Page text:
Sunday, October 26, 2008


A previous blog entry discussed the epidemic of obesity that exists now in America. Concurrent with this is an unspoken but accepted agreement betwen suppliers to "benevolently deceive" the American market.

The original article was reported by CBS News in 1995. Click here for the full text of the article. Salient points follow:

A common way of making overweight people feel smaller is by expanding the world around them. Architectural designers call it “framing.” What is its relation to garments? Well, clothing designers “frame” constantly. Garment sizes depend heavily upon perception so fashion designers frame sizes to project the image that consumers want.

Garment sizing is a major topic in fashiom design. Over the past 20 years, the American fashion industry has manipulated clothing sizes to accommodate its widening public, especially women. To show how sizing has changed over time, size-eight dresses from the 1980s, 1990s, and today were compared. The waist circumference on a 1984 dress was 25 inches. On the 1995 dress, it was 26 inches. And on a 2004 dress, it was 27-1/2, a two-and-a-half inch difference from 1984 to 2004. Furthermore, “the sizing deception is a product of American ingenuity. Sizing standards in other parts of the world have remained constant. The Europeans have an entirely different view of fashion and their sizing hasn’t changed.”

The deception is intentional, because although the woman has gotten bigger, her garment size stays the same or gets even smaller.

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Saturday, October 25, 2008


There were far fewer overweight people in 1985 when I arrived in America. That recollection didn’t come to me until I read the following article: Ten things the food industry doesn’t want you to know.

Another investigation behind the scenes. Okay, it was worth skimming. Unfortunately, as I went down the list I slowed down. Hence this entry.

Yes, 23 years ago there were far fewer overweight Americans. I do remember that.

So I let my curiosity do the walking and I unearthed one article. It was a sign of the times and also quite disturbing.


CBS News reported it in 2005. The original article links here. Here are the salient points.

Note that this article was written just before the housing bubble burst (brought about by the sub-prime crisis). Its significance? McMansions. Sorry but this is a high-context entry. These two links will explain the term but it’s up to you to connect the dots. Link-1. Link-2.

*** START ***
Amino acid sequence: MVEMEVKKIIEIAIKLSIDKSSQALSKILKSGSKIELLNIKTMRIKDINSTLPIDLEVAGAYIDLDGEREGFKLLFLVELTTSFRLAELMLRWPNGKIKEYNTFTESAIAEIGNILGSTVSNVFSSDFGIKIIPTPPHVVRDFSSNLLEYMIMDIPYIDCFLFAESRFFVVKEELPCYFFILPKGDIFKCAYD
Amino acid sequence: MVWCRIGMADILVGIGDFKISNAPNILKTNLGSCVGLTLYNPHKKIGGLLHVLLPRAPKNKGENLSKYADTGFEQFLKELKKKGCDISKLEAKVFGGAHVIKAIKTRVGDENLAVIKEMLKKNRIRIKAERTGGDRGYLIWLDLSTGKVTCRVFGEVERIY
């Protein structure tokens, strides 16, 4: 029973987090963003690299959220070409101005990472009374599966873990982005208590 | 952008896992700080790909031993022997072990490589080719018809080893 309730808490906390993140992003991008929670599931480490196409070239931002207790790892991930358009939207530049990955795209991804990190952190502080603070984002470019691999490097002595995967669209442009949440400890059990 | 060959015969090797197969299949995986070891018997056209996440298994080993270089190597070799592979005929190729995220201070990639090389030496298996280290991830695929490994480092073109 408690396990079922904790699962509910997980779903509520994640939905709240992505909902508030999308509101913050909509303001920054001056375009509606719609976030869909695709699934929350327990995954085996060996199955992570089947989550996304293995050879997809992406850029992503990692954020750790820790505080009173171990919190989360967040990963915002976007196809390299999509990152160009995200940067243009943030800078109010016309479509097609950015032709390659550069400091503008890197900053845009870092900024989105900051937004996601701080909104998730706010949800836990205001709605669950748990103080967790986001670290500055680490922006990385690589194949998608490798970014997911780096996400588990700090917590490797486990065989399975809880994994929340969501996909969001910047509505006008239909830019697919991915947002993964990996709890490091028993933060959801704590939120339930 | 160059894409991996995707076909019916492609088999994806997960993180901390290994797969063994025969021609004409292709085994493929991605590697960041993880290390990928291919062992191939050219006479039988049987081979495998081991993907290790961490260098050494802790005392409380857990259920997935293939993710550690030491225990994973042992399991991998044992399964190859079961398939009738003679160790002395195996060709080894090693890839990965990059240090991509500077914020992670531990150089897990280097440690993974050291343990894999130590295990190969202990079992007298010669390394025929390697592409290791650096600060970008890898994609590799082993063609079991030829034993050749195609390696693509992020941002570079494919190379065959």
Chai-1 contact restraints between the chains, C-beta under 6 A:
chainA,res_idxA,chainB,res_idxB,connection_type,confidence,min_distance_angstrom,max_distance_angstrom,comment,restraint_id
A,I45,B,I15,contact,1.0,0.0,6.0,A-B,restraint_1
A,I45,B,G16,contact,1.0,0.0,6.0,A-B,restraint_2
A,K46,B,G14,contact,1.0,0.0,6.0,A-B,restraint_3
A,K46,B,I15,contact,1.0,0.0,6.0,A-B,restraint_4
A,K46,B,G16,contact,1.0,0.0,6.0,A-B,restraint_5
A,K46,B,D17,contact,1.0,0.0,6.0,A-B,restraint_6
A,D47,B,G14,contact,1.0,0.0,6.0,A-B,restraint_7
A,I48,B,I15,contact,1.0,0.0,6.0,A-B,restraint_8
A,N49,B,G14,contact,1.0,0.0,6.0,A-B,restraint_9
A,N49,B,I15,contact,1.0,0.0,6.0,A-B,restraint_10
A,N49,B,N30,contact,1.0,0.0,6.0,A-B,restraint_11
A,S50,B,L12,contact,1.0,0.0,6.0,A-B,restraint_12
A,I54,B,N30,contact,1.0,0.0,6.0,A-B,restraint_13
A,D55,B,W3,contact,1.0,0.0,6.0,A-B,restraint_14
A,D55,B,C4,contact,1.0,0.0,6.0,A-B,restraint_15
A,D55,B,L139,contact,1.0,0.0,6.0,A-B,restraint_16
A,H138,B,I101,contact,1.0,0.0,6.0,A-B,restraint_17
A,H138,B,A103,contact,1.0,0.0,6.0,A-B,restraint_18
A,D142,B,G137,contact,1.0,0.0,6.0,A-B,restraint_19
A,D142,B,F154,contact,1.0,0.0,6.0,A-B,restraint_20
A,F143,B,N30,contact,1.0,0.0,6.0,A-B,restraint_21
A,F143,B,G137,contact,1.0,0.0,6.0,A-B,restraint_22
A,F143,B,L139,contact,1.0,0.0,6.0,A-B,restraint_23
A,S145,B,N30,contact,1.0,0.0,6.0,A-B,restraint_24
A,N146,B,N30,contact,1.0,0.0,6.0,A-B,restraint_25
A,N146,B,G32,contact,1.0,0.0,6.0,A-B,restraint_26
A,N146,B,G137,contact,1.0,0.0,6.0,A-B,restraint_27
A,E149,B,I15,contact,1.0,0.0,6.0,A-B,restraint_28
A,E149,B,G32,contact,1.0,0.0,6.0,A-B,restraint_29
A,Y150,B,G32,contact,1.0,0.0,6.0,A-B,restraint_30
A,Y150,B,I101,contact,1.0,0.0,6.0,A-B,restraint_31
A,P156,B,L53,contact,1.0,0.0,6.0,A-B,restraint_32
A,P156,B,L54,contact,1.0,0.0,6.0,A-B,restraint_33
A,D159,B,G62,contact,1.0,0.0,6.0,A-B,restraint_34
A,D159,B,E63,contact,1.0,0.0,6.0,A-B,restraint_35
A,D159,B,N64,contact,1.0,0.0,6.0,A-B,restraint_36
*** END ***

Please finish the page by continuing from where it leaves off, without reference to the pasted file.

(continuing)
Here are the salient points:
NEW YORK, July 24, 2005

(CBS) All over America, the buzzword is big: big houses, big malls, big cars, and big Americans inside them.

“Sixty-five percent of Americans are overweight or obese. Overweight is the new average," observes International Design magazine. Designers and urban planners are creating an America that accommodates its increasingly overweight population, but you'd never know it.”

“There is tremendous profit potential out there for companies and designers who cater their products to obese people. The challenge, though, is to give them that product that allows them to function in everyday life more easily and more comfortably without making them feel disabled, without calling attention to themselves. Fat is a four-letter word.”

One of the most common ways of making overweight people feel smaller is by expanding the world around them. Architectural designers call it “framing.”

“A person who is big does not want to look big. So if their house is bigger, they will look of a more average proportion.”

Big homes, bathrooms, beds and cars can provide a large frame for people in private and now, when they go out to public spaces, architectural regulations make it so everyone fits most anywhere, anywhere, that is, that was designed recently.

A stadium seat from 100 years ago like Soldier's Field in Chicago might have been 16 or 17 inches, maximum. When they designed the new Soldier’s Field the expectation for new seats was many inches more than that.

The same applies to public transportation around the country. It has become roomier.